Murrup Biik is a public art collaborative created by Aunty Kim Wandin and Christine Joy.
The essence Murrup Biik an an Aboriginal person is knowing that I come from Country and I am Country and that everything we do effects Country at all levels. It's about deep listening, to hear what Country is saying to us.
Our design work is committed to active philosophy of reciprocal relationship with Country which includes:
honouring and acknowledging Ancestors
honouring all things Country
holarchic rather than herirarchical
Country-centric as a priority rather than human-centric
telling the narrative of plants animals waterways, the layers of Country
working with the intangible
actively healing Country through our work
keeping cultural practice alive
bringing awareness to community
a political statement of Aboriginal survival
use of language and ceremony
What we do
We work with a range of mediums and modalities:
interiors and exteriors
ephemeral and permanent
small and large scale
written narrative and concept development
WHO WE ARE
Aunty Kim Wandin (Wandoon) Aunty Kim Wandin is a Wurundjeri Elder of the Woi-Wurrung language group.
She has lived and worked 'on Country' in Healesville her entire life. Her traditional basket making has been handed down to her by direct lineage: from her Grandmother, her Great Grandmother and the Ancestors. Aunty Kim's work represents a significant cultural position within the South East of Victoria as part of an important group of arts practitioners. Her work adheres to and references traditional cultural practices.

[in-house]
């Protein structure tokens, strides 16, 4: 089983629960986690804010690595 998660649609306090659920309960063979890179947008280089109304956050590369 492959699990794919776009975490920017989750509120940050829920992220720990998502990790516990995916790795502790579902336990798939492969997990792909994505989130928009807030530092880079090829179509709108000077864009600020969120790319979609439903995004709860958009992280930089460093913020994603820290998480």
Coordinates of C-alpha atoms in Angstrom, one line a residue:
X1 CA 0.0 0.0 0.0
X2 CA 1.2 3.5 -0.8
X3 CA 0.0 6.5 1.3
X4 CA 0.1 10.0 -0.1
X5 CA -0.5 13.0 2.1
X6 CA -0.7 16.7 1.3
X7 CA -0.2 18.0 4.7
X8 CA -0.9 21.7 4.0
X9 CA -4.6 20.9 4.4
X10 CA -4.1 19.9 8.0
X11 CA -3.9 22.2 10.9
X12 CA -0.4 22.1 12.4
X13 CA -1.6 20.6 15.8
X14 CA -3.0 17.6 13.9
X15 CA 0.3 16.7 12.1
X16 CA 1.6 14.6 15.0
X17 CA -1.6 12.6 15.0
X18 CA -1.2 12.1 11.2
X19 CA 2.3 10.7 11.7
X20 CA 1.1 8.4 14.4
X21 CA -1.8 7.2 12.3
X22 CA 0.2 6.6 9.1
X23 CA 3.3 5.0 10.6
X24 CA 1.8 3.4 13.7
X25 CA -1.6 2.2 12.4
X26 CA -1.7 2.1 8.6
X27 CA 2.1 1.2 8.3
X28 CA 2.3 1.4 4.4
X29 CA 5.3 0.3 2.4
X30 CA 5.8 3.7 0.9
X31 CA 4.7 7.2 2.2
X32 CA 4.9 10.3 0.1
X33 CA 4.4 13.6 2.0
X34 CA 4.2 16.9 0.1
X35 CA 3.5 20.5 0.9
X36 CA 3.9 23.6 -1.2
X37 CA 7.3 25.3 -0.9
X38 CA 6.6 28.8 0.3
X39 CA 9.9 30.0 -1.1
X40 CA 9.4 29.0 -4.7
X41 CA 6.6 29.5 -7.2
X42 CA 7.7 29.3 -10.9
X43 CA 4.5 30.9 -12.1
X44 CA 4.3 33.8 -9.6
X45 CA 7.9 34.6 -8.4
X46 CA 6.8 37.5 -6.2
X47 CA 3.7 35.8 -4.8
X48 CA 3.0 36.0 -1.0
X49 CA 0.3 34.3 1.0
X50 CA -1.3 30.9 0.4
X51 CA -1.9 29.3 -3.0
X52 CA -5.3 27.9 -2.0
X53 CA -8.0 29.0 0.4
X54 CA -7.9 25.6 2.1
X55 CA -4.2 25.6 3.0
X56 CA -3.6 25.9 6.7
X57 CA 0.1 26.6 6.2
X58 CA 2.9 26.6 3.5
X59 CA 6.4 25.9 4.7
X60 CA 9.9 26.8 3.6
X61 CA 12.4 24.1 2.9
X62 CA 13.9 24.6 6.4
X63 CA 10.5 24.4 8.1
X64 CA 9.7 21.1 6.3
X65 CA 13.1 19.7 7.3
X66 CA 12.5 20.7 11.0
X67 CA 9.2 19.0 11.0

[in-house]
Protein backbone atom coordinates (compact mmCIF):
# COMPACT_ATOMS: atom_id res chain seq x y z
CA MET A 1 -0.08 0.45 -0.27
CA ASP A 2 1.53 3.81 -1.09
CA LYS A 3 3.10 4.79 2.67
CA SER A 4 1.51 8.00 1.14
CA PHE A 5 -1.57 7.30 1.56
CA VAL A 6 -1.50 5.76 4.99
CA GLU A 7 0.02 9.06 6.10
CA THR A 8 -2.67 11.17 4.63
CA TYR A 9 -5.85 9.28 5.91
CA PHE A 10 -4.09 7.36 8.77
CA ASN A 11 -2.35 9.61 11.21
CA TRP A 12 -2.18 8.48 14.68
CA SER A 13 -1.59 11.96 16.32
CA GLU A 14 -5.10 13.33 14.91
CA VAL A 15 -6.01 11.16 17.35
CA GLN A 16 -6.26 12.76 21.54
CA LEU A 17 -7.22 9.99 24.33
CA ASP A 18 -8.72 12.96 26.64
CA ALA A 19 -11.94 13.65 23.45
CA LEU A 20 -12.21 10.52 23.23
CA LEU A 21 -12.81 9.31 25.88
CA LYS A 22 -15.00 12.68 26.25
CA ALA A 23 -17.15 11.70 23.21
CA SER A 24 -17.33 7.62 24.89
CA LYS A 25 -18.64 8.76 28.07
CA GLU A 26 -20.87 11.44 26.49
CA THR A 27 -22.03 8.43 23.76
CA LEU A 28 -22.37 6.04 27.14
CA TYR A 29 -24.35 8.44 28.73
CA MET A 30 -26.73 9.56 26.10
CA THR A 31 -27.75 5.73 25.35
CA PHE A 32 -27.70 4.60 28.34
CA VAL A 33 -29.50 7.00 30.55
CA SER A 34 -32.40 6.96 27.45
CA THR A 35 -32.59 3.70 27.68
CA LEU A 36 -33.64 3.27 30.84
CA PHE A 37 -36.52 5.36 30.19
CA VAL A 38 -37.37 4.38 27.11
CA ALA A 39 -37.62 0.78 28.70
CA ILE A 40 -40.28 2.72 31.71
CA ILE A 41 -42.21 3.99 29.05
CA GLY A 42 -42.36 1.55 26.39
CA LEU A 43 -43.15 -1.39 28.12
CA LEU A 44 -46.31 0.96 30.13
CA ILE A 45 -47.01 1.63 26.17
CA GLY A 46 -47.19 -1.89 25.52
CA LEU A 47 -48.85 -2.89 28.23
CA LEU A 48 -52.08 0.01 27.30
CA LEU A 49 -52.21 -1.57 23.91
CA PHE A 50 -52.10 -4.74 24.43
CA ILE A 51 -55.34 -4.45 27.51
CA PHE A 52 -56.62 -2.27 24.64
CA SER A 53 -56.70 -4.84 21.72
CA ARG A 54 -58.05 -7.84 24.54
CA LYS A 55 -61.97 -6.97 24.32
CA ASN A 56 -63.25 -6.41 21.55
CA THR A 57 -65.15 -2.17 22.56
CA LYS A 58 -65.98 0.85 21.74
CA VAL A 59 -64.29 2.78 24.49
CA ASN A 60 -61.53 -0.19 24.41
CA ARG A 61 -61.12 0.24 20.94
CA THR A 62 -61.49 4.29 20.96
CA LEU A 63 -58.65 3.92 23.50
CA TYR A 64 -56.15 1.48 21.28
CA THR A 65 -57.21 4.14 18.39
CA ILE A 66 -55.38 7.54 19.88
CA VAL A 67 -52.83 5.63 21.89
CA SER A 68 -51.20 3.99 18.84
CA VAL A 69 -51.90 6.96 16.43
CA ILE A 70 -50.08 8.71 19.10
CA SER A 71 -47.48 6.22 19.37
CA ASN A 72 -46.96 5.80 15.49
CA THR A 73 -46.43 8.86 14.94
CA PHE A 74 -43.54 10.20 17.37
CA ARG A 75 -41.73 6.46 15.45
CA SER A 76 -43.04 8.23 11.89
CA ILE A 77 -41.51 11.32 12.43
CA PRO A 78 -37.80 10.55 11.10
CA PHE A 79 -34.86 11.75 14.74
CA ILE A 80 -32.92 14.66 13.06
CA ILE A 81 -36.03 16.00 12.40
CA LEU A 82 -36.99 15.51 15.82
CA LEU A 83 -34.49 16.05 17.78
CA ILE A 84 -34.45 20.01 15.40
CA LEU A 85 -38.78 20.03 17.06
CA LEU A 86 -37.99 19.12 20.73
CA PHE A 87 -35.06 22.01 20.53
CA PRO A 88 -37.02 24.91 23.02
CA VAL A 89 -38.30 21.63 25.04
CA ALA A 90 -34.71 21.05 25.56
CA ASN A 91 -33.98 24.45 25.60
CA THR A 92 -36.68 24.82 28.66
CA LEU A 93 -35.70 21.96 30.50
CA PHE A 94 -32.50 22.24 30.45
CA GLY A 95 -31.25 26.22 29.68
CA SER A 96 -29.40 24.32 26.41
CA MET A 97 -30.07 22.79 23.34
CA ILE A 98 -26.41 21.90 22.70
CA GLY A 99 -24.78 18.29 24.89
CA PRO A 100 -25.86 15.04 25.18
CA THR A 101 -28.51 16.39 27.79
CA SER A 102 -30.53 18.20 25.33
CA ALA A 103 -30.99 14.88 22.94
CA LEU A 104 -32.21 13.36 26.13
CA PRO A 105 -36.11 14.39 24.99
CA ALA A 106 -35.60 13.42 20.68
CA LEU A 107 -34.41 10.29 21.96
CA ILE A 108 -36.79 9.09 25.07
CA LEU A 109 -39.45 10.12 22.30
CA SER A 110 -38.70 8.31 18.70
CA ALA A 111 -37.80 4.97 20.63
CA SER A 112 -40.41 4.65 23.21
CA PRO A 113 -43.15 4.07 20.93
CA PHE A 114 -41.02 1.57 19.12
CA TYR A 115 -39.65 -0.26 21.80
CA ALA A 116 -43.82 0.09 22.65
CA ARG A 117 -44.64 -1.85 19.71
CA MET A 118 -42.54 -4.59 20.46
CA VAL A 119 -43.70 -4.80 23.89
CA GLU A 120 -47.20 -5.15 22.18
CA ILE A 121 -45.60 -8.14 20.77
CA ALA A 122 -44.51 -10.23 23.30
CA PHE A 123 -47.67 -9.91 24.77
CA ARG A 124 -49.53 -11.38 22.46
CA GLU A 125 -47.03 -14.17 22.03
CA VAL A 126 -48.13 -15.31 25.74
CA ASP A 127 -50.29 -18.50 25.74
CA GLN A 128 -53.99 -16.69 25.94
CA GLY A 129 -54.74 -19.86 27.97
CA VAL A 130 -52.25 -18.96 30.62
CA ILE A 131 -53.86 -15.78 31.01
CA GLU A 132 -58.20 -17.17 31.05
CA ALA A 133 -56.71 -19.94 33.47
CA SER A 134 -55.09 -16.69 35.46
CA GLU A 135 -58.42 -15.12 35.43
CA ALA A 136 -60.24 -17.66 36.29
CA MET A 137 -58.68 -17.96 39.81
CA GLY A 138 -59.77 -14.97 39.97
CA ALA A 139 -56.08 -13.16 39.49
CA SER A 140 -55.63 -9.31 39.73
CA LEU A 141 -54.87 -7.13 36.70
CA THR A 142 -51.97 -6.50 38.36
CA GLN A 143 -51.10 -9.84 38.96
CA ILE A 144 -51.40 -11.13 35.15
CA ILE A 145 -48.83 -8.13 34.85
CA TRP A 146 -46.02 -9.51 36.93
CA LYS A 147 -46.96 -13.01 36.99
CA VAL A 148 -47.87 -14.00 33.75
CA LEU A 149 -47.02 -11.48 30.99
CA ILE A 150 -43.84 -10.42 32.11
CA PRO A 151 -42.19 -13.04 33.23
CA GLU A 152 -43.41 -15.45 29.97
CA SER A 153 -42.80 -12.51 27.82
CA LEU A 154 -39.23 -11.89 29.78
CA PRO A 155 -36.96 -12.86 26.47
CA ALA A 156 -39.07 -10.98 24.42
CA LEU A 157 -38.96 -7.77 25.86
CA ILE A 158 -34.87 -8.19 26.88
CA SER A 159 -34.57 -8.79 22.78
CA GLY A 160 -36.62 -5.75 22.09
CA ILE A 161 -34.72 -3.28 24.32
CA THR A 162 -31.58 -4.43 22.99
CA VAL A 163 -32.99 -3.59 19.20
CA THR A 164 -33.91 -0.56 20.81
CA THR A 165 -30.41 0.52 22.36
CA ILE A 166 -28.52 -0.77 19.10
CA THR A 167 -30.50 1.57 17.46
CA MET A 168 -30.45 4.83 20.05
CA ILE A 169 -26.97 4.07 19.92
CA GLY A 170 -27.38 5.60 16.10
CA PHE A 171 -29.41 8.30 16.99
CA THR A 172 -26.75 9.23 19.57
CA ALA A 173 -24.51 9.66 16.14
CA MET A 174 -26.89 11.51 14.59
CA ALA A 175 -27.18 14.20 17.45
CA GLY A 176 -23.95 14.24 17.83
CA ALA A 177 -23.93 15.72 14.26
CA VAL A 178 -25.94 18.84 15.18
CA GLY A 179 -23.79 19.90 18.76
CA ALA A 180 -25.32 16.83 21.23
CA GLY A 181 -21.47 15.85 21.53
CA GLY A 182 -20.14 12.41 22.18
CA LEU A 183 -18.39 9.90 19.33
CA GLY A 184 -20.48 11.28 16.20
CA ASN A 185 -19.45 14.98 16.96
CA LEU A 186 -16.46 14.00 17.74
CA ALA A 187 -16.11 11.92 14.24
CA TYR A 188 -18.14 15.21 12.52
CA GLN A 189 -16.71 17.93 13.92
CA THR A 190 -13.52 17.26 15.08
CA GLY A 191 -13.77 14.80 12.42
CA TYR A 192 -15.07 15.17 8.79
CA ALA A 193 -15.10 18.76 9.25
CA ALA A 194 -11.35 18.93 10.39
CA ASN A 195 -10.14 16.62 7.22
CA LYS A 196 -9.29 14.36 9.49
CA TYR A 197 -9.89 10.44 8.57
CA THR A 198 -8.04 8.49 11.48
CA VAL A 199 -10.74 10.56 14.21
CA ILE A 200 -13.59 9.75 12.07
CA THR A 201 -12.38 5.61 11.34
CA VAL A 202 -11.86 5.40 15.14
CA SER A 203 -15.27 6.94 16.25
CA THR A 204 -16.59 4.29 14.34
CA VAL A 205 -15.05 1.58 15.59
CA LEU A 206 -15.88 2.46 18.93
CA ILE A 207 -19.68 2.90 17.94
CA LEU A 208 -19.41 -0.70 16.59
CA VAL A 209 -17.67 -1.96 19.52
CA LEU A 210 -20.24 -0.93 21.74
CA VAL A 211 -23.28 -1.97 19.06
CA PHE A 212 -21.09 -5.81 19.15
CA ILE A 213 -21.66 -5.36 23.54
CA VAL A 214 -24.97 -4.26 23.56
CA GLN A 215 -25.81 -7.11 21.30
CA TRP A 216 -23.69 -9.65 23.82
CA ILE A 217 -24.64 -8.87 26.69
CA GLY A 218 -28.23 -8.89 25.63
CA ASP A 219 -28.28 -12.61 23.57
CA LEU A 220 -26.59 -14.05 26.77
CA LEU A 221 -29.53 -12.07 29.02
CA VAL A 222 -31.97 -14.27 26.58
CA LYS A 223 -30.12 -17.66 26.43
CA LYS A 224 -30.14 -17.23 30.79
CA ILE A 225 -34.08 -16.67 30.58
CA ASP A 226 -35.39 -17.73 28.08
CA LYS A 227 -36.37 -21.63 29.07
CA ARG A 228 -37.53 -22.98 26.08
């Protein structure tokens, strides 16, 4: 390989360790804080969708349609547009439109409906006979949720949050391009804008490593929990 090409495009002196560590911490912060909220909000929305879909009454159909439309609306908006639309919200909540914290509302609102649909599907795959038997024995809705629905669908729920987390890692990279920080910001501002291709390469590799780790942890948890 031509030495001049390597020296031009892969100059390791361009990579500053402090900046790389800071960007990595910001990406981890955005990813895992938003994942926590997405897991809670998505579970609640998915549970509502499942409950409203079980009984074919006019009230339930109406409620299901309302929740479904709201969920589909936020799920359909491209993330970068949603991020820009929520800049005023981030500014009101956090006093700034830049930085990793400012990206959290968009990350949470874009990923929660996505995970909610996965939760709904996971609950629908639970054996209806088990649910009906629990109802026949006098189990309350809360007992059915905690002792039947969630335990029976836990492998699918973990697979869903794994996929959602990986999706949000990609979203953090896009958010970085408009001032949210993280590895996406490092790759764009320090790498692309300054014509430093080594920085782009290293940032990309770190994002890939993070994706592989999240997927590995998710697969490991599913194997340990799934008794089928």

As a leading Aboriginal artist, Aunty Kim is exploring contemporary genres that both enhance and complement her design work, basketry and fibre pieces. Her work speaks of space, texture and light, while giving reference to notions of movement. As an Elder, she advocates for strengthening culture and self-determination with Aboriginal people. She generously shares her knowledge with non-Indigenous people with thoughtfully prepared 'Welcome to Country' and 'Smoking' ceremonies, as well as her consistent level of integrity working collaboratively with Local Government, organisations and individuals through workshops and as a private consultant.
Aunty Kim Wandin is a passionate, caring, professional Aboriginal woman and artist who is committed to her family, Ancestors, Elders and her Culture.